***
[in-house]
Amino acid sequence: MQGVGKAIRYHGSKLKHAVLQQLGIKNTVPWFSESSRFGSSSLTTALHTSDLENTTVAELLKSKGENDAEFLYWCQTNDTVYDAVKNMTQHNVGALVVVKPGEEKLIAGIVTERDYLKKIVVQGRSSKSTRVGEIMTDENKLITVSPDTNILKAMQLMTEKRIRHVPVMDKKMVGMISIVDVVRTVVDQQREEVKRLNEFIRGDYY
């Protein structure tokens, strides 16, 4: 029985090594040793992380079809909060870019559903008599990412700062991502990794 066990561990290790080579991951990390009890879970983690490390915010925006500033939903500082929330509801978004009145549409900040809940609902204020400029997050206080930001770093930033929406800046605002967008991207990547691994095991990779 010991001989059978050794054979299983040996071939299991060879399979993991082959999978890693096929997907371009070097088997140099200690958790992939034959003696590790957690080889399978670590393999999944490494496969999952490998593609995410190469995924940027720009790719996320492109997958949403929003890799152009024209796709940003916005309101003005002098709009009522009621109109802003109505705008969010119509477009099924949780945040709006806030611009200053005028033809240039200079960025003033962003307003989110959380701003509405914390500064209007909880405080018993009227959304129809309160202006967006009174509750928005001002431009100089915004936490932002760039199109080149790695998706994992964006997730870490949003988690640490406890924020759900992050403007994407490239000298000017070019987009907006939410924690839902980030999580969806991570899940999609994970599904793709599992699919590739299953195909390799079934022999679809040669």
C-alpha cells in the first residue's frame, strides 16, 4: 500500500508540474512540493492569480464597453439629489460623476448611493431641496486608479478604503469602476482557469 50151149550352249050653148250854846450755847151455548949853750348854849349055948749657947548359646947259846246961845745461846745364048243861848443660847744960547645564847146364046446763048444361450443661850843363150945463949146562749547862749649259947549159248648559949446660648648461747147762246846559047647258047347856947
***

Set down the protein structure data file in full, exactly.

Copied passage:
[in-house]
Amino acid sequence: MQGVGKAIRYHGSKLKHAVLQQLGIKNTVPWFSESSRFGSSSLTTALHTSDLENTTVAELLKSKGENDAEFLYWCQTNDTVYDAVKNMTQHNVGALVVVKPGEEKLIAGIVTERDYLKKIVVQGRSSKSTRVGEIMTDENKLITVSPDTNILKAMQLMTEKRIRHVPVMDKKMVGMISIVDVVRTVVDQQREEVKRLNEFIRGDYY
């Protein structure tokens, strides 16, 4: 029985090594040793992380079809909060870019559903008599990412700062991502990794 066990561990290790080579991951990390009890879970983690490390915010925006500033939903500082929330509801978004009145549409900040809940609902204020400029997050206080930001770093930033929406800046605002967008991207990547691994095991990779 010991001989059978050794054979299983040996071939299991060879399979993991082959999978890693096929997907371009070097088997140099200690958790992939034959003696590790957690080889399978670590393999999944490494496969999952490998593609995410190469995924940027720009790719996320492109997958949403929003890799152009024209796709940003916005309101003005002098709009009522009621109109802003109505705008969010119509477009099924949780945040709006806030611009200053005028033809240039200079960025003033962003307003989110959380701003509405914390500064209007909880405080018993009227959304129809309160202006967006009174509750928005001002431009100089915004936490932002760039199109080149790695998706994992964006997730870490949003988690640490406890924020759900992050403007994407490239000298000017070019987009907006939410924690839902980030999580969806991570899940999609994970599904793709599992699919590739299953195909390799079934022999679809040669």
C-alpha cells in the first residue's frame, strides 16, 4: 500500500508540474512540493492569480464597453439629489460623476448611493431641496486608479478604503469602476482557469 50151149550352249050653148250854846450755847151455548949853750348854849349055948749657947548359646947259846246961845745461846745364048243861848443660847744960547645564847146364046446763048444361450443661850843363150945463949146562749547862749649259947549159248648559949446660648648461747147762246846559047647258047347856947